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Wednesday, November 23, 2011

Manuscripts all over ...

The records of our past are hidden all around us, sometimes in plain sight.  Today's posting is on manuscript fragments in the Saint John's Collections, in particular those that have been re-used over time.  There are several examples in our rare printed book collections that have parchment covers that have been recycled from medieval and early modern manuscripts.  Through the centuries libraries have often used materials at hand for their immediate needs. If a book needs a cover and you have an extra manuscript that is no longer needed, then why not simply use the unwanted manuscript? This is especially true for liturgical manuscripts, which often became obsolete as worship services or musical expression evolved. At the time of the Reformation in Sweden in the 16th century, the government decided to recycle all of their old liturgical manuscripts into covers for archival documents.  Another tenuous link to the historical record.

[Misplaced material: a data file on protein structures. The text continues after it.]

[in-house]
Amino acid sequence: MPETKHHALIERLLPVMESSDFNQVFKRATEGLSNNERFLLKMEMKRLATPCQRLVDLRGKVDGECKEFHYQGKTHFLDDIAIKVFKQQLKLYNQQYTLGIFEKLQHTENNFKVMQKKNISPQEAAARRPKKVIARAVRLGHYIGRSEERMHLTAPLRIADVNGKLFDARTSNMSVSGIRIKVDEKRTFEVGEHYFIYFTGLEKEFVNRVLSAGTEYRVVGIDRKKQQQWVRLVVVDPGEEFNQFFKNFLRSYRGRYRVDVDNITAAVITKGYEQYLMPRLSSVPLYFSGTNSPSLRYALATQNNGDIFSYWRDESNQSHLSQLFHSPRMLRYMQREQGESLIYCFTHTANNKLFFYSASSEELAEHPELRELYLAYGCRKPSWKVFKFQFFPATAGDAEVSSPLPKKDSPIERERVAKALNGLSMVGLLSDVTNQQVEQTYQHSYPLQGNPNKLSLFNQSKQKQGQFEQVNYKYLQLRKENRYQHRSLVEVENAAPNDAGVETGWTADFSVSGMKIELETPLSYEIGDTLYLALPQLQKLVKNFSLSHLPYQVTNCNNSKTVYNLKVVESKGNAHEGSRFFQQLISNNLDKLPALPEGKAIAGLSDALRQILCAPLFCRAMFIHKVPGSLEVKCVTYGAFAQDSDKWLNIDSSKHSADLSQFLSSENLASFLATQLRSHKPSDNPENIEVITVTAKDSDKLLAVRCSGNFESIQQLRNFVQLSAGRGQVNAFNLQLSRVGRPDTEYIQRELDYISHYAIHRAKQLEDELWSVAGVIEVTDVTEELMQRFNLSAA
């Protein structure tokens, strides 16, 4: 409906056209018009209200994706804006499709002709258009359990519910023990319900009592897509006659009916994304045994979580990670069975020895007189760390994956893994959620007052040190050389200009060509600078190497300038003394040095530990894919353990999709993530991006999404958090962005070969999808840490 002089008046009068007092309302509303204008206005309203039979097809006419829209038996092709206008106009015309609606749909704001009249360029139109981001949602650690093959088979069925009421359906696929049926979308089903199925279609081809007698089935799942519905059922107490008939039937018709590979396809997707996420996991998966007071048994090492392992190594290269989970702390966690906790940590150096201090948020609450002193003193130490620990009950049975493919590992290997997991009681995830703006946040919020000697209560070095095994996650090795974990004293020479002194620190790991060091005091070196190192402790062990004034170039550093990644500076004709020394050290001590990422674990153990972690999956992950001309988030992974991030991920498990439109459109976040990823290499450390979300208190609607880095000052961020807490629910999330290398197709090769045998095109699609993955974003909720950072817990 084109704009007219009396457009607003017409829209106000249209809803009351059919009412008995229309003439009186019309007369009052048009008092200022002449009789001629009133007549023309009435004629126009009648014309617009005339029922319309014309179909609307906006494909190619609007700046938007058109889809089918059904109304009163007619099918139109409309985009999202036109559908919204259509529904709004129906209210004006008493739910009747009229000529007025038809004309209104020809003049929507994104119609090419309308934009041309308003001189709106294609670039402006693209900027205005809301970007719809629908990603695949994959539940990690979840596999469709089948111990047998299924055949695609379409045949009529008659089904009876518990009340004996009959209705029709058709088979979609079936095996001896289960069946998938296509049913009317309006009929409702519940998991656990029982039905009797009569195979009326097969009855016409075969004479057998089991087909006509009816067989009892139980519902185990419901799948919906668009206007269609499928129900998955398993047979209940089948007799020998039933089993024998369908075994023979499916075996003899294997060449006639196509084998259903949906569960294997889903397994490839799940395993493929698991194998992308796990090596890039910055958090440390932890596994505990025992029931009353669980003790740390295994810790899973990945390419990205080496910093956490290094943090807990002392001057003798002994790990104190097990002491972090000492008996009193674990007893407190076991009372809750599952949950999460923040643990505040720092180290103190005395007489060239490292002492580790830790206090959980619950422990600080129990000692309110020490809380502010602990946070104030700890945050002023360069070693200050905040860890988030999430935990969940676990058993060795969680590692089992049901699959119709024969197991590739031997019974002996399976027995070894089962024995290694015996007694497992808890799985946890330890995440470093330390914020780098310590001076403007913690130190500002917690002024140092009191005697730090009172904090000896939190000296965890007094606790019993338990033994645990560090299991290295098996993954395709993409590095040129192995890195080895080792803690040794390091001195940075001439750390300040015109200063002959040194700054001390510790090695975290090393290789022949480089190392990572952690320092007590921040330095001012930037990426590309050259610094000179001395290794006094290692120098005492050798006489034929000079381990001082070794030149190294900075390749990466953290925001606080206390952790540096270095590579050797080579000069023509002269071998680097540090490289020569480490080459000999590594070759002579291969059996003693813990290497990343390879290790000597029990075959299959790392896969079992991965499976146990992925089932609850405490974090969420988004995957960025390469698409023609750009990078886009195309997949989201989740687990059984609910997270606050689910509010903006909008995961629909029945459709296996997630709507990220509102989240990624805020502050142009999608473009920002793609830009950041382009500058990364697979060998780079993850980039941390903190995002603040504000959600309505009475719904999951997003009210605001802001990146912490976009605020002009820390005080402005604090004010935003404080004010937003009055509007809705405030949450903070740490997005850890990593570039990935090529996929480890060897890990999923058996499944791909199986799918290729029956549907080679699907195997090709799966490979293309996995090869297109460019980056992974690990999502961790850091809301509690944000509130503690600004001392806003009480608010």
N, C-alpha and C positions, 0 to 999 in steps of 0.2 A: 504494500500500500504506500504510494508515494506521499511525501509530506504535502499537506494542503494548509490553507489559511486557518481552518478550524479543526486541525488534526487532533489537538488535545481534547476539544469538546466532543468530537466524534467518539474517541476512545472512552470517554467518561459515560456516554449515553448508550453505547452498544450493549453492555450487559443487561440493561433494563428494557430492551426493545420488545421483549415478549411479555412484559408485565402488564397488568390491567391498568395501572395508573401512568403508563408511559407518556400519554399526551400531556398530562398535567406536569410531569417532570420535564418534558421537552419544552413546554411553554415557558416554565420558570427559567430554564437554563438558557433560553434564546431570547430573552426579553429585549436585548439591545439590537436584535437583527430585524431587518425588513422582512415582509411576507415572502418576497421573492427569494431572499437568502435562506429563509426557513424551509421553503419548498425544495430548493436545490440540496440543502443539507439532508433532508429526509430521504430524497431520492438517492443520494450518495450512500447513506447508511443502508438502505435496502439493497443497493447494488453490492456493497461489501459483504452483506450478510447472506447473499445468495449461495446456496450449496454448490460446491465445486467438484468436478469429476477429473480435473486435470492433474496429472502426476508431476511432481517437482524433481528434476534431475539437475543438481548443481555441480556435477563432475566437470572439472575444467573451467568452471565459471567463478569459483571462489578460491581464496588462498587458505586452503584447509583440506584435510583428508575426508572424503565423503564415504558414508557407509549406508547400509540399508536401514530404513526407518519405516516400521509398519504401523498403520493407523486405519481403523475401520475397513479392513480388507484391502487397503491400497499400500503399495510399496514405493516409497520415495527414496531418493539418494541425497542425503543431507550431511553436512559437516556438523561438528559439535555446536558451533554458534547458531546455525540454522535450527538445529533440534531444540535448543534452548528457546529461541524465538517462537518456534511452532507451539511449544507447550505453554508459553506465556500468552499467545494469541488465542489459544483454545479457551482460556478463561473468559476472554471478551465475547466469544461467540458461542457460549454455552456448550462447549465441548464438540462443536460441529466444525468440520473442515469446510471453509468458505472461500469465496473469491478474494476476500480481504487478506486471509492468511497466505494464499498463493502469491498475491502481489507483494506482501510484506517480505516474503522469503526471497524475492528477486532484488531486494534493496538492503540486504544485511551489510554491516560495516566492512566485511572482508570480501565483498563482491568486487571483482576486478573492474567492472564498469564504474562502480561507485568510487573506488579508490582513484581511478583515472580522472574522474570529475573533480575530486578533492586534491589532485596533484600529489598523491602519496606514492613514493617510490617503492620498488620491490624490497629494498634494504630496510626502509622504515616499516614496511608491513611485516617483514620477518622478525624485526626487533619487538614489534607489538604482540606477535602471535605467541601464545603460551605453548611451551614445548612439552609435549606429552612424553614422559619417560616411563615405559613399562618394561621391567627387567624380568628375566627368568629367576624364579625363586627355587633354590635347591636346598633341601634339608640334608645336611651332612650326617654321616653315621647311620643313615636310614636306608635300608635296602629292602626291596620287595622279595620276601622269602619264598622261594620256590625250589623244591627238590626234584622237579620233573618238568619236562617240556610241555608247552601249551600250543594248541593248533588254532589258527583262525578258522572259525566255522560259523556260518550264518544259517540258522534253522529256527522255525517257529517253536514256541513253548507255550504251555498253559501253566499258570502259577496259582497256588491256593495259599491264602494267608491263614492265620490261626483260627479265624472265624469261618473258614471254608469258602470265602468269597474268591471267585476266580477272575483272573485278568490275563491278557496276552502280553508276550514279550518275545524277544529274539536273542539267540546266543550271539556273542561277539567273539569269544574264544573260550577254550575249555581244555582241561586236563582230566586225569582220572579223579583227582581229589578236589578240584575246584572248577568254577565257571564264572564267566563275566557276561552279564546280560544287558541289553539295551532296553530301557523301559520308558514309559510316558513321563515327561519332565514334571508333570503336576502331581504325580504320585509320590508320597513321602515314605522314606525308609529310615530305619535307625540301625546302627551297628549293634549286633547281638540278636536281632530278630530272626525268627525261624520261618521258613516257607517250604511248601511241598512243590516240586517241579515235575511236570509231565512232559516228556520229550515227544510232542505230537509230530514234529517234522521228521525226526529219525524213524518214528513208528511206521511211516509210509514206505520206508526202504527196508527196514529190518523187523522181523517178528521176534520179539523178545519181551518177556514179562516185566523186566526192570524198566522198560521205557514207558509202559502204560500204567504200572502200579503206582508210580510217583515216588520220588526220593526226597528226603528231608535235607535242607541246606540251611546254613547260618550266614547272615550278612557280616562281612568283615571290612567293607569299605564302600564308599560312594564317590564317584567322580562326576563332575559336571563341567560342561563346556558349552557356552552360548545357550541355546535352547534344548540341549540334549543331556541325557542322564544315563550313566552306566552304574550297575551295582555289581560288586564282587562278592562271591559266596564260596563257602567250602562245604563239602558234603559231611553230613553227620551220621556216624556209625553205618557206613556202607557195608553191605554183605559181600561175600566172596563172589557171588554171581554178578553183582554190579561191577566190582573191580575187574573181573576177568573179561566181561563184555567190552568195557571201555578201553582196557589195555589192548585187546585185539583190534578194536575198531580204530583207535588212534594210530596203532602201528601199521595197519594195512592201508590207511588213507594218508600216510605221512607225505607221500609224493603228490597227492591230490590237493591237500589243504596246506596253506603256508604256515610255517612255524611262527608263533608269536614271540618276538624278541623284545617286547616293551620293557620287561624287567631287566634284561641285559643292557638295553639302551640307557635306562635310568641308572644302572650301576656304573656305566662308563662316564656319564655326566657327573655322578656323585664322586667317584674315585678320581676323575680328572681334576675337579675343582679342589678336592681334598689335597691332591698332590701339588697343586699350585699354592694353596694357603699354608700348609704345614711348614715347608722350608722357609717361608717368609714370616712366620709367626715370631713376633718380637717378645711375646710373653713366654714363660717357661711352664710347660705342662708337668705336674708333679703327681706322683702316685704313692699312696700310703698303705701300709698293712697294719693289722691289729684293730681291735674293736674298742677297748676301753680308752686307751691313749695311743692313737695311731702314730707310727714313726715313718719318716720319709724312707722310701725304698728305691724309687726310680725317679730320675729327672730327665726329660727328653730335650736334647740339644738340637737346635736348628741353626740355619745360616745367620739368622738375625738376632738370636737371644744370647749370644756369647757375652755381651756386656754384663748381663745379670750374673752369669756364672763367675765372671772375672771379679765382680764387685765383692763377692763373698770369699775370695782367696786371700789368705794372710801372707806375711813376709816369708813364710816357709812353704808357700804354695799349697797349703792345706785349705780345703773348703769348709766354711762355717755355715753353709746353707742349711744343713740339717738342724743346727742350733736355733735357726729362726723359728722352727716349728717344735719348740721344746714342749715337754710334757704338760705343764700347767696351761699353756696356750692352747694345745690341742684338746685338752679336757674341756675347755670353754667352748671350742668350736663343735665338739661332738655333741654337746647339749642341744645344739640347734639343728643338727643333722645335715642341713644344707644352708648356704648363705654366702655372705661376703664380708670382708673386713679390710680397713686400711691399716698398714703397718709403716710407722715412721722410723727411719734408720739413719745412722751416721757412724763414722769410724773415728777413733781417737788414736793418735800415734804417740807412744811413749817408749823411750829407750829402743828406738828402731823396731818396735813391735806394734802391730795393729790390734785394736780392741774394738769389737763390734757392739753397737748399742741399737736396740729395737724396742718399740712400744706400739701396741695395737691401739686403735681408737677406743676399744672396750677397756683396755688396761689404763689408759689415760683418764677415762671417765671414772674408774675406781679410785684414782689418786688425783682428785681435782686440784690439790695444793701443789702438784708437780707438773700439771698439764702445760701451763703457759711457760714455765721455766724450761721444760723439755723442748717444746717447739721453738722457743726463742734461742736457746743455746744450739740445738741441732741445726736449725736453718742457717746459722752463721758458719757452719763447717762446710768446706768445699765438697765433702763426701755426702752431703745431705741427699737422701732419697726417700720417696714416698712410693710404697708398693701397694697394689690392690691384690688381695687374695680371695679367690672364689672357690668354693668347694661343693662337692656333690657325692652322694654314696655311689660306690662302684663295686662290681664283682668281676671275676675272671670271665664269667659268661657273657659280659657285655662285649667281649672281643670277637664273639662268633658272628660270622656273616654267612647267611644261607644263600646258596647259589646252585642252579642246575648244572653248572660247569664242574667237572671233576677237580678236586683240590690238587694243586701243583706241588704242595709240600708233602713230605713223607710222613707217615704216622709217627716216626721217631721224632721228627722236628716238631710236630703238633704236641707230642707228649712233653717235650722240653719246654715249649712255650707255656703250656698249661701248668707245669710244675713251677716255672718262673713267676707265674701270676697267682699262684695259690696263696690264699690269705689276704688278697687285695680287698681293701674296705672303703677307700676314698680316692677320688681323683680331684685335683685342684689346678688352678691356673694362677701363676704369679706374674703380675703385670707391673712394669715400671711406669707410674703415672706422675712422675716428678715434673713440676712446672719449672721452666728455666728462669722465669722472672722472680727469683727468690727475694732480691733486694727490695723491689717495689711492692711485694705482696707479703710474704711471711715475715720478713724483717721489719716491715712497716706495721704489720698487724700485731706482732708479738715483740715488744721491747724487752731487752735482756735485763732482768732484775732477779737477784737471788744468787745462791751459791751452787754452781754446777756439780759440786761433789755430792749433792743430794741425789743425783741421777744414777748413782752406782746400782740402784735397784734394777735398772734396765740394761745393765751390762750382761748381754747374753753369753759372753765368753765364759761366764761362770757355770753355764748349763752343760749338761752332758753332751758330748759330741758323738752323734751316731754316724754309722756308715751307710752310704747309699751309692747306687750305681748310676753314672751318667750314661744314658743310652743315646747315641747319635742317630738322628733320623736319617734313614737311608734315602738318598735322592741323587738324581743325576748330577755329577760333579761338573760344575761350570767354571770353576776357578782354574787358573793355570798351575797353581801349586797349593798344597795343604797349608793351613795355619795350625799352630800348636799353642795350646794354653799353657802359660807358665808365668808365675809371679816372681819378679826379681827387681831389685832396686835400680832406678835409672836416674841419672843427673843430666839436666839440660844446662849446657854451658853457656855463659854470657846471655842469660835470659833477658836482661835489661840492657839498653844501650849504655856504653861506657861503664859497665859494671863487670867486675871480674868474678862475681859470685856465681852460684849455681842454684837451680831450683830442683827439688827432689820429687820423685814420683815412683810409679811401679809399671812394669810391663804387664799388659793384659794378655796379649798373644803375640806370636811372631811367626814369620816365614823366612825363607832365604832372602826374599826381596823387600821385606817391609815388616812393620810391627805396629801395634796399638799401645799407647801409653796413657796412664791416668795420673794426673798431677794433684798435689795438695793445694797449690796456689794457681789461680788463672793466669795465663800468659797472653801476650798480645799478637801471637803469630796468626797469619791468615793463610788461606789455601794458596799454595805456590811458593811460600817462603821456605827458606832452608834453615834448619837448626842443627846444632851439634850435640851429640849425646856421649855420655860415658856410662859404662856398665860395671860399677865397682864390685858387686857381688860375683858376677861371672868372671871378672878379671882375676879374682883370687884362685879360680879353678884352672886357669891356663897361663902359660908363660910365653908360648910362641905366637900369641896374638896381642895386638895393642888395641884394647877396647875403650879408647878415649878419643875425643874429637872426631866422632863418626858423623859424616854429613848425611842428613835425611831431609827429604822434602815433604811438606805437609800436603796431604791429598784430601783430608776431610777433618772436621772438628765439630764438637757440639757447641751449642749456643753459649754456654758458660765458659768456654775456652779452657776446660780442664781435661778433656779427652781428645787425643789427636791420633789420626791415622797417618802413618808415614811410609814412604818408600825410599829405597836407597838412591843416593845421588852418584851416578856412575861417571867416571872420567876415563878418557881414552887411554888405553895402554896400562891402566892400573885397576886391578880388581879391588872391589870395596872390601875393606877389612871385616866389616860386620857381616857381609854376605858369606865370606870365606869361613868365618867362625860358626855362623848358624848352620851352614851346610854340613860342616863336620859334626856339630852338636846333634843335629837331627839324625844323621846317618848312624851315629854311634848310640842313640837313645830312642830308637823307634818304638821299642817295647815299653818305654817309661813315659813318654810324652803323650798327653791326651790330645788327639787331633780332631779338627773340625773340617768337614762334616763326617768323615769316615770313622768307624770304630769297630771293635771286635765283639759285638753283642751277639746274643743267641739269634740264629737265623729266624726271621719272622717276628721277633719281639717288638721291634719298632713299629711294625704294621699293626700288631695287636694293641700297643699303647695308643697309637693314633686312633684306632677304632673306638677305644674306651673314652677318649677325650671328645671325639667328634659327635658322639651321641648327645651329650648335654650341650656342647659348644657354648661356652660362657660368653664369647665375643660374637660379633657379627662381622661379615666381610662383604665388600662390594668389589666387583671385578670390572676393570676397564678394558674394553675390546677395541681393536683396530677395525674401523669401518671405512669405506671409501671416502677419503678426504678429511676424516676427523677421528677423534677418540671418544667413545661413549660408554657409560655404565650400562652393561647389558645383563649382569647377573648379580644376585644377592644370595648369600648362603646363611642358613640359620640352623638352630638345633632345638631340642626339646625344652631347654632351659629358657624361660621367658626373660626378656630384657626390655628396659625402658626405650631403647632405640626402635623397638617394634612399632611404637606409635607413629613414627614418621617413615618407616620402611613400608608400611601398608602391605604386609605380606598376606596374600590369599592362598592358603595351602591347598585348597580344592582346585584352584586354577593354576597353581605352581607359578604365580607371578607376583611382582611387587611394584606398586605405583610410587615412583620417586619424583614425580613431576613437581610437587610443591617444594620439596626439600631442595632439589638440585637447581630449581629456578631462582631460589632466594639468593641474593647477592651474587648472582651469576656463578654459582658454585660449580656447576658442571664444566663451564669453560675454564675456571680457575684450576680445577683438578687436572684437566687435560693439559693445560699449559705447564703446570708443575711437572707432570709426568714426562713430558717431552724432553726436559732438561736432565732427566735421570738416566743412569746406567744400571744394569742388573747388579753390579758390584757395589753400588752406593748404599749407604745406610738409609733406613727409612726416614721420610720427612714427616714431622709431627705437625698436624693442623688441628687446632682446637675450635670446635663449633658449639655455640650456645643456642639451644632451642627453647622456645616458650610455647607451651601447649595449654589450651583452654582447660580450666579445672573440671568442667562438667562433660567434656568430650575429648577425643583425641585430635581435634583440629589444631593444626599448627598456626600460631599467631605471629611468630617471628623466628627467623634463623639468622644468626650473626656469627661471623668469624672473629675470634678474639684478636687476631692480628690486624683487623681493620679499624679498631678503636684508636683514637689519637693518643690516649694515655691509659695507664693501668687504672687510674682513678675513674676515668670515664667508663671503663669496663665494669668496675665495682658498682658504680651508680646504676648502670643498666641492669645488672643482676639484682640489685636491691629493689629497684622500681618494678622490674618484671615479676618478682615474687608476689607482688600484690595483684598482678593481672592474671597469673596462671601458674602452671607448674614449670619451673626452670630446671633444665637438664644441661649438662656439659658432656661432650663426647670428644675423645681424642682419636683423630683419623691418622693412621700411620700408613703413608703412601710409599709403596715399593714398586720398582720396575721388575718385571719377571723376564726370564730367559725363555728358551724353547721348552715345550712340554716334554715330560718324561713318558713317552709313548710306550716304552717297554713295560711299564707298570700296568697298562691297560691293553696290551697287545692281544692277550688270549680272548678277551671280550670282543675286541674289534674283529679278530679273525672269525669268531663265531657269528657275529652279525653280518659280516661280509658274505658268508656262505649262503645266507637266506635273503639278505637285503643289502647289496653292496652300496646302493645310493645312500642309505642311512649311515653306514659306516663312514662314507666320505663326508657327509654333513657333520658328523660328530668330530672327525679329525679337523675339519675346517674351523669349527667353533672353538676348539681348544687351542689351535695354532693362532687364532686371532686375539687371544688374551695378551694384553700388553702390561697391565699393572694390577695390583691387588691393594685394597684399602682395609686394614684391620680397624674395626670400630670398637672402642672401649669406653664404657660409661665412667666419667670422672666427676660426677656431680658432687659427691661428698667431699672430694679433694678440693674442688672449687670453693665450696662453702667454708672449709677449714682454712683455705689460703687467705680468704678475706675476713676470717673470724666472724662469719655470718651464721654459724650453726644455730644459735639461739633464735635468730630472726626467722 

Cover from a copy of M. Tullii Ciceronis Tusculanarum Quaestionum libri quinque (Ingolstadtii: ex typographeo Adami Sartorii, 1606).  This book is part of the 1877 gift from Ottobeuren Abbey to Saint John's.  The fragment includes collects from the feast for Saints Simon and Jude (October 28).

From the same book cover shown above, with the end of the collect for the vigil of All Saints (October 31 or "Halloween") and the beginning of the prayer for the feast of All Saints (November 1).

The cover of Catonis Disticha Moralia ... Augustae Vindelicorum: Michael Manger excudebat, 1588.  Also from the library at the Abbey of Ottobeuren ("Ex bibliotheca Ottenpuriana 1592" on title page).  From an unidentified liturgical manuscript.

The back cover of the Catonis Disticha Moralia ...

Another liturgical manuscript used as a book cover.  This one is on Documenta Rediviva, Monasteriorum Praecipuorum, in Ducatu Wirtenbergico sitorum (Tubingae: Apud Philibertum Brunn, 1636).

Every little scrap gets used.  So much for aesthetics ...

A parchment cover on an uncataloged paper manuscript, probably from Italy.

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